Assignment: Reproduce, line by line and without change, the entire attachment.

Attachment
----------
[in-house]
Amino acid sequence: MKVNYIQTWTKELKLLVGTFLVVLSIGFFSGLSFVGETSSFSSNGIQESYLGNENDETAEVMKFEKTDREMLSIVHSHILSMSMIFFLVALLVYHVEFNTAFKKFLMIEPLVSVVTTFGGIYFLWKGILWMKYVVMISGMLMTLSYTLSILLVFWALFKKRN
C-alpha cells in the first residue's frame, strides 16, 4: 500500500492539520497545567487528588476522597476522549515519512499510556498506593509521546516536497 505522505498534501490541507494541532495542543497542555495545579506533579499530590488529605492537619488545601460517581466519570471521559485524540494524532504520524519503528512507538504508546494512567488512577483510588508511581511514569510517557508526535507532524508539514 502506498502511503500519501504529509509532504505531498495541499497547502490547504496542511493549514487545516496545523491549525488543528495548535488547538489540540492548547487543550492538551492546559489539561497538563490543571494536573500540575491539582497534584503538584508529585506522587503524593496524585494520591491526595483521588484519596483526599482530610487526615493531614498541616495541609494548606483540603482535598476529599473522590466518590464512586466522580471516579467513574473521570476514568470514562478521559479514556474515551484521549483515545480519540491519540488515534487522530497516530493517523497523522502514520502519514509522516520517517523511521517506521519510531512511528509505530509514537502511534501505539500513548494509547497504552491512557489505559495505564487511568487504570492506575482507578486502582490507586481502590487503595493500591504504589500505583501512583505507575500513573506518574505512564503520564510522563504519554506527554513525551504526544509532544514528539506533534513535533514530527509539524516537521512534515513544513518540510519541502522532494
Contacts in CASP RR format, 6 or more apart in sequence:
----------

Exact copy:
[in-house]
Amino acid sequence: MKVNYIQTWTKELKLLVGTFLVVLSIGFFSGLSFVGETSSFSSNGIQESYLGNENDETAEVMKFEKTDREMLSIVHSHILSMSMIFFLVALLVYHVEFNTAFKKFLMIEPLVSVVTTFGGIYFLWKGILWMKYVVMISGMLMTLSYTLSILLVFWALFKKRN
C-alpha cells in the first residue's frame, strides 16, 4: 500500500492539520497545567487528588476522597476522549515519512499510556498506593509521546516536497 505522505498534501490541507494541532495542543497542555495545579506533579499530590488529605492537619488545601460517581466519570471521559485524540494524532504520524519503528512507538504508546494512567488512577483510588508511581511514569510517557508526535507532524508539514 502506498502511503500519501504529509509532504505531498495541499497547502490547504496542511493549514487545516496545523491549525488543528495548535488547538489540540492548547487543550492538551492546559489539561497538563490543571494536573500540575491539582497534584503538584508529585506522587503524593496524585494520591491526595483521588484519596483526599482530610487526615493531614498541616495541609494548606483540603482535598476529599473522590466518590464512586466522580471516579467513574473521570476514568470514562478521559479514556474515551484521549483515545480519540491519540488515534487522530497516530493517523497523522502514520502519514509522516520517517523511521517506521519510531512511528509505530509514537502511534501505539500513548494509547497504552491512557489505559495505564487511568487504570492506575482507578486502582490507586481502590487503595493500591504504589500505583501512583505507575500513573506518574505512564503520564510522563504519554506527554513525551504526544509532544514528539506533534513535533514530527509539524516537521512534515513544513518540510519541502522532494
Contacts in CASP RR format, 6 or more apart in sequence: